Alan Twigg’s tribute to Rudolf Vrba

Rudolf Vrba, who escaped Auschwitz and co-authored a report saving 200,000 lives, remains unrecognized in Vancouver despite his significant historical impact. Alan Twigg (l.) seeks to change this.” FULL STORY


Giving the Sixties & Seventies a good Rap-paport

While anticipating his fifth book after a 40-year hiatus, Henry Rappaport recalls the heady days of Intermedia when visual, performance and language artists collaborated to create boundary-breaking new works.

June 23rd, 2014

Intermedia stalwart Henry Rappaport ran Intermedia Press til 2003. His new book is Loose to the World (Ronsdale)

“The last time I began publishing,” says Henry Rappaport, “it led to forty-plus years in the printing business. Those days are over. The poetry is now for itself.”

by Henry Rappaport

In the late 1960s and early 1970s, Vancouver’s art, poetry and publishing scenes were very different from today. Much of them were consciously and intensely experimental and collaborative. Intermedia exemplified those trends most visibly in Vancouver.

Painter and poet, Roy Kiyooka was one of the founders of Intermedia.

Painter and poet, Roy Kiyooka was one of the founders of Intermedia.

Established in the late Sixties with the efforts of established artists like Jack Shadbolt, Roy Kiyooka and others, Intermedia became the locus for independent and collaborative work by visual, language and movement artists. The preponderance of visual artists in the movement influenced a significant number of poets.

It is not surprising that this happened when concrete poetry was coming to the fore. While most poets like Gerry Gilbert, Maxine Gadd, Judith Copithorne and others refrained from applying the label ‘concrete poetry’ to describe their work, they were in fact creating concrete poems and sometimes books and collections of poetry where the form transitioned between linguistic and visual art thereby benefitting both.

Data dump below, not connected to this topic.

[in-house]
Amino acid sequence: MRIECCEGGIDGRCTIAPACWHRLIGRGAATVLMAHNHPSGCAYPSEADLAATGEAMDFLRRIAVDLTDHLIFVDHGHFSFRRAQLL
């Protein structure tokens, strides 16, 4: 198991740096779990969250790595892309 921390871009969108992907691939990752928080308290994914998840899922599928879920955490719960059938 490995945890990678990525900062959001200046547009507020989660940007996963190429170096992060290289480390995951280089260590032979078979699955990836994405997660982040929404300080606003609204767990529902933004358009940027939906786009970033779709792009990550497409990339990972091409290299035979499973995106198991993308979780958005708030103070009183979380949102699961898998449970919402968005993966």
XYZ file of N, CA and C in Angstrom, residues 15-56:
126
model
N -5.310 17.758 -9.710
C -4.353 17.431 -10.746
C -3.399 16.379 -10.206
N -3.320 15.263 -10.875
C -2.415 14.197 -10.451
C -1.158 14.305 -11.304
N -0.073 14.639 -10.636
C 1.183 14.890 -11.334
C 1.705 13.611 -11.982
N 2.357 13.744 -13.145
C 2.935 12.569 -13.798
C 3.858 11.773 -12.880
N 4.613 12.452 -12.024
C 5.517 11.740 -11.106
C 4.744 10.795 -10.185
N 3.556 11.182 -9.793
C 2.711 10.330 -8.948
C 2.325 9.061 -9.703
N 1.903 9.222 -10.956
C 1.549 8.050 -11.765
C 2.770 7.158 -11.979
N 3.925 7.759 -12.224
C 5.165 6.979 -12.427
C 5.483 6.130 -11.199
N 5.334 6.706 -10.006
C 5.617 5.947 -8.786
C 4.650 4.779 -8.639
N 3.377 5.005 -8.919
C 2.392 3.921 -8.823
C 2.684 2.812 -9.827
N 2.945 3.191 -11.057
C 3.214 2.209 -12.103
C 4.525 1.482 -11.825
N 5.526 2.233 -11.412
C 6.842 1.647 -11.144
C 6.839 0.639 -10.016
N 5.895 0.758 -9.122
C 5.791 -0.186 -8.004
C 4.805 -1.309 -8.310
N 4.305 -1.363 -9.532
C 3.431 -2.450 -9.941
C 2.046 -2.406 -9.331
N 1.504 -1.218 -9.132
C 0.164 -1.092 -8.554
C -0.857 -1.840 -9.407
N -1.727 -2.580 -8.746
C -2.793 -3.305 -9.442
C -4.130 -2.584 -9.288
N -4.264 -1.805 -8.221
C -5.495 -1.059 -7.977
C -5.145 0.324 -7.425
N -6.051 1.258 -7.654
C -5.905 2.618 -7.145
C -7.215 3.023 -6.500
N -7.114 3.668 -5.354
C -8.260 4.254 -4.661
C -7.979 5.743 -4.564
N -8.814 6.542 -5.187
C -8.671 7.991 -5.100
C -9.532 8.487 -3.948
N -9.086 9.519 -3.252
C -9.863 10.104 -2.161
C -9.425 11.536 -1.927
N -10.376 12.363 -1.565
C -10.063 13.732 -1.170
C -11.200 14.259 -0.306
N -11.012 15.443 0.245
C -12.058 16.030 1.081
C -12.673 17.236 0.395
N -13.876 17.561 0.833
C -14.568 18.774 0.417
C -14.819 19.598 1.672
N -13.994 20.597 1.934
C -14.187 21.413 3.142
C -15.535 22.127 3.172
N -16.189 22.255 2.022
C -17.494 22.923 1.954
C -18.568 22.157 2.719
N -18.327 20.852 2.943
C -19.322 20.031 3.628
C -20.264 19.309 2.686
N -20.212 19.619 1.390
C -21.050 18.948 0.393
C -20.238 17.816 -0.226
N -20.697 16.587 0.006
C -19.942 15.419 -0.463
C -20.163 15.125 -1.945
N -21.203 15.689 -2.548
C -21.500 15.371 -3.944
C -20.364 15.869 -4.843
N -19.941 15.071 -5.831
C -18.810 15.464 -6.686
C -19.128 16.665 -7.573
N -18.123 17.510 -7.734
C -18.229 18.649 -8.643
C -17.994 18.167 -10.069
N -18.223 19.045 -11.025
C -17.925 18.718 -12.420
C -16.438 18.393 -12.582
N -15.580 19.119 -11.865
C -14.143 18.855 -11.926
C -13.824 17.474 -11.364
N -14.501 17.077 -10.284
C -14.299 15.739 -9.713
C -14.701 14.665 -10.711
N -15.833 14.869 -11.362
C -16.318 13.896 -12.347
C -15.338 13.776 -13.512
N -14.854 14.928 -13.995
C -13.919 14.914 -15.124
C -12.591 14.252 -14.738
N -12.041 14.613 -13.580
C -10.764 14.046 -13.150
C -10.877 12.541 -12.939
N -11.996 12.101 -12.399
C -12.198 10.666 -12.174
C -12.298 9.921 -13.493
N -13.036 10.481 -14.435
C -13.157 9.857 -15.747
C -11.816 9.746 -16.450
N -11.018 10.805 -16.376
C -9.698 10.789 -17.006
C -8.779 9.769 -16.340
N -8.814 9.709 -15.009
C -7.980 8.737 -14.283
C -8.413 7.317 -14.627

The influence between the art groups wasn’t only one way. The photographer Michael DeCourcy, for instance, incorporated language into his box art project which was displayed at the museum of Modern Art in New York as well as in Vancouver. DeCourcy included poetry as one of the box faces.

Dennis Vance produced sound sculpture exploring the effects of random movement through space triangulated by three distinct radio signals. As the sculpture swung through space, the listener picked up different messages which collaged themselves into an aural experience symbolic of the random nature of messages we experience in an electronic age.

Vancouver spawned a number of alternative publishers including Press Gang, Bill Bisset’s Blewointmentpress, New Star Books, and Sono Nis. Intermedia Press came into existence because some of the poets began using Intermedia’s mimeograph machine, the Roneo, to produce early books.

Ed Varney’s Openings and my poem Heat in the Heart were the first two books Intermedia Press printed and published. It is really more accurate to call them collections bound in unusual ways rather than books. Openings for example was collected in an envelope and Heat in the Heart was held together in a box donated by McMillan-Bloedel. It had a self addressed stamped envelope for reader feedback. After forty years, I’m still waiting for my first reply.